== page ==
Hmm Weekly for July 21, 2020

Weeks away and hundreds of miles up a river and plugged straight into Tuesday.

Hmm Weekly for July 21, 2020


Tailing the Comet

I WAS FULLY prepared to be thwarted by comet C/2020 F3 (NEOWISE). The idea that celestial phenomena are fleeting or disappointing was planted in me very young, probably from my reading a short story about a boy going out with a grandparent to try and fail to see a spectacular shower of Leonids. It was an odd little story, in a way that stuck with me: written for young readers but treated as real literary fiction, with an adult dissatisfaction at the heart of it. In the story, the meteor shower was an event that would only come around at an interval of decades, and when the narrator, seeing a sky full of clouds, threw a tantrum about how long it would be until he would have another chance to see one, he was chastened by the fact that his grandparent would never get another chance at all.

The fact that Halley’s Comet was a dud didn’t help. I don’t even know if I saw it, the most famous comet of all. I know we tried; I remember going to the community college campus, where my friend Dwayne’s dad, whose day job was as an Army weapons engineer, was operating a big telescope for the public to look through, but I can’t recall whether I struggled to see a crappy little blur or I never even saw that much. Dwayne and his older brothers played center one after the other for the high school basketball team and his father was taller than all of them. Some summer after that, I had an internship with him on the Army base, and he set me to work building a simplified solar system in Pascal and modeling Earth–Moon Lagrange points in it. Lagrange points are the places where the gravitational influences of two bodies and their orbital speeds balance out so that a third body will stay in a fixed position relative to them. Who knows what the Army was thinking of putting out there? Al Gore later on proposed putting a camera out in a Lagrange point, pointed at the Earth, so we could watch our own planet from a distance as it turned. This was less exciting when you realized the implications, spectacle-wise, of the fact that it takes 24 hours for the Earth to spin around once; nevertheless, Al Gore’s internet tells me now that the project got cancelled and uncancelled and the camera finally did get out there. You can look at the images right here.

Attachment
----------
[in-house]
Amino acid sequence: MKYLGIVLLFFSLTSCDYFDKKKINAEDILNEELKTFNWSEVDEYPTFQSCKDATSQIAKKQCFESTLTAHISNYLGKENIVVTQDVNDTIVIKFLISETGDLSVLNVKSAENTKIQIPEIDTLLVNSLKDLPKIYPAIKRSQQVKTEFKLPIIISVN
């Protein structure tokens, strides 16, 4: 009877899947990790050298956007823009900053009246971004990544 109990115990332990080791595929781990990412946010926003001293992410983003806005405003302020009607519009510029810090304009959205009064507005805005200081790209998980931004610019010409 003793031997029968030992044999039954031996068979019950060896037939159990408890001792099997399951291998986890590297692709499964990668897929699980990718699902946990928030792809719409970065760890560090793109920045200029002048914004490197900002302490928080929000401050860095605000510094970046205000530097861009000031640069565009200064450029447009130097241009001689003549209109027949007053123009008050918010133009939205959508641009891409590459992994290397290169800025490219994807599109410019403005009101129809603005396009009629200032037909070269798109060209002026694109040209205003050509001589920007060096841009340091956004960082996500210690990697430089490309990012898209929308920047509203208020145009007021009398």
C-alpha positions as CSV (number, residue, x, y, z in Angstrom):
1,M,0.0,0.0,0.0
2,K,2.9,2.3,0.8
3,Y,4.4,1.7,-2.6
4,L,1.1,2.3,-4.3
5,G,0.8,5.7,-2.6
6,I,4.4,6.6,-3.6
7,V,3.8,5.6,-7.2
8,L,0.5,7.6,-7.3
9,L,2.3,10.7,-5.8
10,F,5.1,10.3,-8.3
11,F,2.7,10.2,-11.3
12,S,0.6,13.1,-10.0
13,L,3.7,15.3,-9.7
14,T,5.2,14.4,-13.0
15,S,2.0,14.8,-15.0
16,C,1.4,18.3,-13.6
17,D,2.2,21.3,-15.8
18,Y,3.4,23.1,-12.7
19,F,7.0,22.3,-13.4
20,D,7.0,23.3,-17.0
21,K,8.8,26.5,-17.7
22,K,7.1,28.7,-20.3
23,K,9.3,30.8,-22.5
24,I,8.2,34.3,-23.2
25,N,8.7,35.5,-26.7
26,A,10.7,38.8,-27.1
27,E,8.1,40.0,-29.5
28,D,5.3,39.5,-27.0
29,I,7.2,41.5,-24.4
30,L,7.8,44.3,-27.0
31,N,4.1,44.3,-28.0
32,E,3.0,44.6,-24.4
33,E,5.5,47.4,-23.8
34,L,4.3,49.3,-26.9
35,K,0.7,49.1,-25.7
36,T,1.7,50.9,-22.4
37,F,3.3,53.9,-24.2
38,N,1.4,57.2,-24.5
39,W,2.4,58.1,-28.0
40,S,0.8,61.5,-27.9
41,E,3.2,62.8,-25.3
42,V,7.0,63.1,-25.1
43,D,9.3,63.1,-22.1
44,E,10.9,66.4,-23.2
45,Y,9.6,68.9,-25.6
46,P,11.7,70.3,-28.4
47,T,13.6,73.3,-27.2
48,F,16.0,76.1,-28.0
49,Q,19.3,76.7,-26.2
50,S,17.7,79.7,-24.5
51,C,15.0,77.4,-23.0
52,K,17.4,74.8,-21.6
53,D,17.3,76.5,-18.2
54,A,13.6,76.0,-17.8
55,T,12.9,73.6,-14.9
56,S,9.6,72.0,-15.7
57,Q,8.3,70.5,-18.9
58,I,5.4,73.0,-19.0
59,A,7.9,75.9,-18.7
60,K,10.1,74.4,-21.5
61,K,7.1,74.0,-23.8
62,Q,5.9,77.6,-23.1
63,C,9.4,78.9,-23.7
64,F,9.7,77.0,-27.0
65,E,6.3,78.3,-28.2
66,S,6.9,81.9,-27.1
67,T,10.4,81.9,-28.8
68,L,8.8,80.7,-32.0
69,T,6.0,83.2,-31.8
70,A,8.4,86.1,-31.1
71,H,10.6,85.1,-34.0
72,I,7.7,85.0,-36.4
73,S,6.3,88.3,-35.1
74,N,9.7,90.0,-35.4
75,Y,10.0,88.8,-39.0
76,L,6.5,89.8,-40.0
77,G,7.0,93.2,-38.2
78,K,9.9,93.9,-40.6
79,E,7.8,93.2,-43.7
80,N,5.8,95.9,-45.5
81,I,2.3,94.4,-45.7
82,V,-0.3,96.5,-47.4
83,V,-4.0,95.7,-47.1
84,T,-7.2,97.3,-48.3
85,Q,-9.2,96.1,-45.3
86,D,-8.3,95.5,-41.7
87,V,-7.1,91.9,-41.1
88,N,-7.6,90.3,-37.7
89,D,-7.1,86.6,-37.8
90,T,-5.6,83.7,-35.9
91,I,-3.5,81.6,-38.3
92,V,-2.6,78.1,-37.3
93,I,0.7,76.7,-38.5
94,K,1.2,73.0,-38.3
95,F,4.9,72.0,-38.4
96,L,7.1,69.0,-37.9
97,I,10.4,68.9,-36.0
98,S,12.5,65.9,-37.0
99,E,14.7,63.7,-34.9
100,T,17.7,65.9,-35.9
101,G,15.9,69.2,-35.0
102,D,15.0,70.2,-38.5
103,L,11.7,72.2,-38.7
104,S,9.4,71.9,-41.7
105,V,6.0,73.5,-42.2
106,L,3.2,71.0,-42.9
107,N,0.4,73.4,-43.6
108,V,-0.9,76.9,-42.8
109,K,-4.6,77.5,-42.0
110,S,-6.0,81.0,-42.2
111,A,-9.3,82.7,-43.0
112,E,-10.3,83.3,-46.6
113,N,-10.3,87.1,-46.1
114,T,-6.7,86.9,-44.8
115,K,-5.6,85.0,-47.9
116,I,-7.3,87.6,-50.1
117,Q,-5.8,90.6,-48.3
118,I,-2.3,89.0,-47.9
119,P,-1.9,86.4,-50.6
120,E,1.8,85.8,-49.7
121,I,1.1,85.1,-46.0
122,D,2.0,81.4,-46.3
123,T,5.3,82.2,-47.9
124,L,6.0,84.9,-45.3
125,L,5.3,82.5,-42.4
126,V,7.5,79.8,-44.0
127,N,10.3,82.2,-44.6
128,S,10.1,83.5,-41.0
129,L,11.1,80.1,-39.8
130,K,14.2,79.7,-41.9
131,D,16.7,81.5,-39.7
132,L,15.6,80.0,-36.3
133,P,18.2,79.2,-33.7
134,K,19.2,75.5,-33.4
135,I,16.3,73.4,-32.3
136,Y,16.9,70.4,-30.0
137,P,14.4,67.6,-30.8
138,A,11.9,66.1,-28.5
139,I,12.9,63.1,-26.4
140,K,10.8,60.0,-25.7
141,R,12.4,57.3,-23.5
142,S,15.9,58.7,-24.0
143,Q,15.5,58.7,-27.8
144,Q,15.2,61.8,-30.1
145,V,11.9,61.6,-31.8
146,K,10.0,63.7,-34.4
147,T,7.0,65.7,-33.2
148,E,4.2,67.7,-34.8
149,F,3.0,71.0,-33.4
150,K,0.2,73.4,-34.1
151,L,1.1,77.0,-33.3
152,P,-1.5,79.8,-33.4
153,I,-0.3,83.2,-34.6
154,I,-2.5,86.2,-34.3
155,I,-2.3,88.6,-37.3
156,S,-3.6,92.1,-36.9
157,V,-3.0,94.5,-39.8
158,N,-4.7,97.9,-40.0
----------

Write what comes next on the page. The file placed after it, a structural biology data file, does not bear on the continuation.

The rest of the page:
NEOWISE sounded just accessible enough to try for. The first advice I read about finding it said it was supposed to be visible in the east, in the predawn hours, but the predawn hours are brutally early at this time of year, and we’re in a west-facing apartment on the West Side. Then I saw that it was also due to start showing up in the evening sky, which seemed more achievable. If we went down by the river, we might get a clear shot.

We tried twice, and got nothing. I paid $9.99 to download a more advanced star-guide app than the free one we’d been using, and we brought along some binoculars on our after-dinner constitutional. The app showed NEOWISE low in the sky—low enough to maybe be behind the tallish buildings in New Jersey, or worse yet behind the bluffs the tallish buildings stood on—and even if we had the right angle, clouds kept showing up in that one part of the sky that mattered.

App’s-eye view

But the comet was supposed to be getting higher in the sky each night, even if it was also getting more faint. One evening, I checked the app at my bedroom window and discovered that, according to the chart, NEOWISE should have been in an unobstructed patch of sky, off to the right, above the low twin pyramids of the roof of an apartment building a few blocks uptown and west. I cut the lights and searched the spot, rolling the binoculars’ focus knob back and forth so the silhouetted pyramids sharpened and blurred. I could see the lights of inbound planes, one at time, heading for Newark, but nothing any more distant than that. No comet, not even a single star or planet. Light pollution hung in the air. We were trapped in the city, and the city was no place for seeing the night sky.